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Archive for March, 2009

Participating In The Recession

I heard a funny line last Friday at the Minnesota Recruiters conference.  I didn’t catch the name of the gentleman, but he was a search-firm recruiter discussing the recession:

We have chosen to not participate in this recession. <applause>
Unfortunately, our customers have chosen to participate in it. <laughter>

I want to send a blog shout out to Paul DeBettignies for putting on another excellent conference.  I have attended 6 of the 7 conferences over the past couple of years and I am always impressed at what I learn by attending.  If you are in the Twin Cities, may I suggest joining the community at and attending the next conference in June?

Job Metrics

From a email regarding the pork stimulus plan:

By the fourth quarter of 2010, over 3,994,000 jobs are estimated to be created and/or saved due to the American Reinvestment and Recovery act according to Moody’s

I’m all for efforts to create jobs in this economy, but I have heard this question asked before and it bears repeating:

What tool measures “saved” jobs?

There isn’t one, it is simply marketing propaganda.  Granted, the qualifying word in the sentence is “estimated,” but the real issue is job creation.  I think it was Peter Drucker who said if you can’t measure it, you can’t manage it.  The focus this year and next should be on job creation instead of an indefinable saved jobs estimate.

Bench Building

I was shocked today when I read this sentence in a sales ad”:

Please note that at this time this posting is for purposes of building our talent pool only and there are no current available positions.

That was the 2nd sentence in the ad.  This is an interesting approach in this market – the company appears to be building their bench which is an important task.  What type of response they receive…well, that I wonder.  Nonetheless, I like the approach.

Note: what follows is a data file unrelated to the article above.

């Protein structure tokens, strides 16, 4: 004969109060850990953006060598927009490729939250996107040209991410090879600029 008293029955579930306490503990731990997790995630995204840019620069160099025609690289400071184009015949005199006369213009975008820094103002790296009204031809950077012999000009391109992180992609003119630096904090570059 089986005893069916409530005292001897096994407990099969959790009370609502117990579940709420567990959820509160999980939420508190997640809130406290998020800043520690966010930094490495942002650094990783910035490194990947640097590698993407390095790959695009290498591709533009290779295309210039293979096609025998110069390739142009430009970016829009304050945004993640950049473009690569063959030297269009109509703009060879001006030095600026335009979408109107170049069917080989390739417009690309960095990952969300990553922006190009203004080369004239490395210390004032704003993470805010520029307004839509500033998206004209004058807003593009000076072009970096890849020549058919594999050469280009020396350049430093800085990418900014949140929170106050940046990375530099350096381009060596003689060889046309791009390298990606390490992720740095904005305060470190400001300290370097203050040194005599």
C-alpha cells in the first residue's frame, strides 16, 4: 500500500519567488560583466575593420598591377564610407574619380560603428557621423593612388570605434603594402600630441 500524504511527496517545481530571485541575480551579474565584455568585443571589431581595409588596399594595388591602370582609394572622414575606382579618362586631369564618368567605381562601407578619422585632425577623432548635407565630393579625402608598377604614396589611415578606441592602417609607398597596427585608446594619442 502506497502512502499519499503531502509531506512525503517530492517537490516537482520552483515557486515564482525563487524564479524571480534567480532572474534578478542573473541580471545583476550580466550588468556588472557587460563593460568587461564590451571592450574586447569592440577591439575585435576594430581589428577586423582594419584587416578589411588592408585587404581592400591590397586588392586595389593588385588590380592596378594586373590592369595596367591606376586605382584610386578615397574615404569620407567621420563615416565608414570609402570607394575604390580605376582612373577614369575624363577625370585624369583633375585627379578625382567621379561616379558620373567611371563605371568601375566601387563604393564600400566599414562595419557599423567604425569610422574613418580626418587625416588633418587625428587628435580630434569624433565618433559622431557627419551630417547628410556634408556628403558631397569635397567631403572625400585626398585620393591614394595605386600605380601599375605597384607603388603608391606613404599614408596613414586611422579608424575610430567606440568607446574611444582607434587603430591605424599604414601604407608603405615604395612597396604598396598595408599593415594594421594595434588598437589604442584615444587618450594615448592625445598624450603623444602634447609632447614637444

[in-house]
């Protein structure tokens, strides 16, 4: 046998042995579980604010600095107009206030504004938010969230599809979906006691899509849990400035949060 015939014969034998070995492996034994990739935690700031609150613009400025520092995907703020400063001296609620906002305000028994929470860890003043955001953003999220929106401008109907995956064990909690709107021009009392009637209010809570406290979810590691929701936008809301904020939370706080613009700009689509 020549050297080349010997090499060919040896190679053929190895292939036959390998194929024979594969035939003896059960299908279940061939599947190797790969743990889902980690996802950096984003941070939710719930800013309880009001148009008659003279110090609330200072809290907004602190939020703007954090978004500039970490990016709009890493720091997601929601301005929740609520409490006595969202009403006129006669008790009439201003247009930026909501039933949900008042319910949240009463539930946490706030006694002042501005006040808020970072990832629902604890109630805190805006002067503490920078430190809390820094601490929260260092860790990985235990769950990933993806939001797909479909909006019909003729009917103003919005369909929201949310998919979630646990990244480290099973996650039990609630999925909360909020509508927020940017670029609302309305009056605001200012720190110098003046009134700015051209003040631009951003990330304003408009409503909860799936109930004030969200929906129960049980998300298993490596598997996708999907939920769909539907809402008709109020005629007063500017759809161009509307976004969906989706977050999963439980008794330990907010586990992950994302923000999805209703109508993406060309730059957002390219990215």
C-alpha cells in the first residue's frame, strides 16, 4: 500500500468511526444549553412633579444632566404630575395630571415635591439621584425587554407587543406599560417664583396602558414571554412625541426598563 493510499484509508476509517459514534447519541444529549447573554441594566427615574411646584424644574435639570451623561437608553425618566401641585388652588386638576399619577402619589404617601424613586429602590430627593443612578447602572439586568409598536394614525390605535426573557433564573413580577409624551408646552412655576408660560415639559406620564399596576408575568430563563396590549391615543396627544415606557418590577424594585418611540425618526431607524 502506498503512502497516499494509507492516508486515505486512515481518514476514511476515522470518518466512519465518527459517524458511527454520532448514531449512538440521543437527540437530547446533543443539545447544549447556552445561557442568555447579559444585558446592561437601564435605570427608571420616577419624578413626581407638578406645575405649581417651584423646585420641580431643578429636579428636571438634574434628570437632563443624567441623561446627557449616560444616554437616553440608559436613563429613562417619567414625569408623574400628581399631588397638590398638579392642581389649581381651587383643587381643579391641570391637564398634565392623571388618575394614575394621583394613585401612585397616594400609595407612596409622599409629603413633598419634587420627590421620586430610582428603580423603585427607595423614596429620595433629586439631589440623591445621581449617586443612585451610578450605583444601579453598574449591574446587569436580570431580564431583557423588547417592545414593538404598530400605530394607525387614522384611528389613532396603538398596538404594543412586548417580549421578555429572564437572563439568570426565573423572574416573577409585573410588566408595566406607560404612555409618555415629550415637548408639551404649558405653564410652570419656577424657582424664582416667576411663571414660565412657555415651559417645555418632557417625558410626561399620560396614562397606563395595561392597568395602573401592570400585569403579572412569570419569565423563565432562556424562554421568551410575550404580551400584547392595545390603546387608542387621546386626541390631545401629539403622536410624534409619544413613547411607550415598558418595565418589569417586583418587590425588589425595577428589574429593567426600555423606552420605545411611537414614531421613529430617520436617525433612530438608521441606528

Quote Of The Day

This is from

Obstacles cannot bend me.  Every obstacle yields to effort.

–Leonardo da Vinci (1452-1519), Italian painter, sculptor and inventor

Cities Getting Downsized

Here is a funny clue from the article:

To be direct: If Bruce Springsteen, Billy Joel or John Mellencamp has written a melancholy song about your city, it’s probably on this list.

Good line for a sad story.  I wonder how some of these towns are going to be affected by this present economy?  Here is the top 10 most downsized cities:

10. Providence, RI
  9. Lansing, MI
  8. Pittsburgh, PA
  7. Toledo, OH
  6. Buffalo, NY
  5. Dayton, OH
  4. Detroit, MI
  3. Cleveland, OH
  2. Flint, MI
  1. Youngstown, OH

It is almost shocking how close these cities are to each other and how they followed similar paths – reliance upon automotive and steel industries.  I’ve been to 7 of these cities and the economic trouble before the recession was startling.  I can only imagine what it is like today.

Pink-Slip Parties

This is a new trend, I think:

As unemployment numbers hit historic highs, “pink slip” parties are popping up in big cities around the country. Hundreds of axed employees are going to happy hour meet-and-greets, where one can enjoy a drink and discuss career prospects with eager recruiters.

People are finding creative ways to stand out above the pack. In order to get a job in this economy, people have to get out there. And while there are no guarantees of gaining anything more than good conversations and a few contacts, some pink slip attendees have had success in finding new employment. Pink slip parties offer those on the prowl for jobs a chance to share information among themselves.

“If you take your network and compare it to the network of a total group, you get access to more people – if you can help each other, it’s a win for everyone,” said John Challenger, CEO of outplacement firm Challenger, Gray & Christmas. Pink slip parties are just one extension of social networking.

That is from the Career News newsletter.  Quite the creative idea as long as the parties include the “eager recruiters.”

Gaps In Agility

Cuts, layoffs, workforce reductions…the stories are everywhere in the media today as this economy takes it’s toll on business.  Clearly it appears that more cuts are underway in March and will be reflected in the next labor statistics report.  This approach is needed during a recession so no company can be blamed for taking this drastic move.

But how far should companies cut?

There are no easy answers to that question, but I think there is a general principle companies should follow.  Reduce only enough to make your company agile in this marketplace while minimizing your gaps in performance.

Here is an excerpt from last week’s Herman Trend Alert (sorry, no link):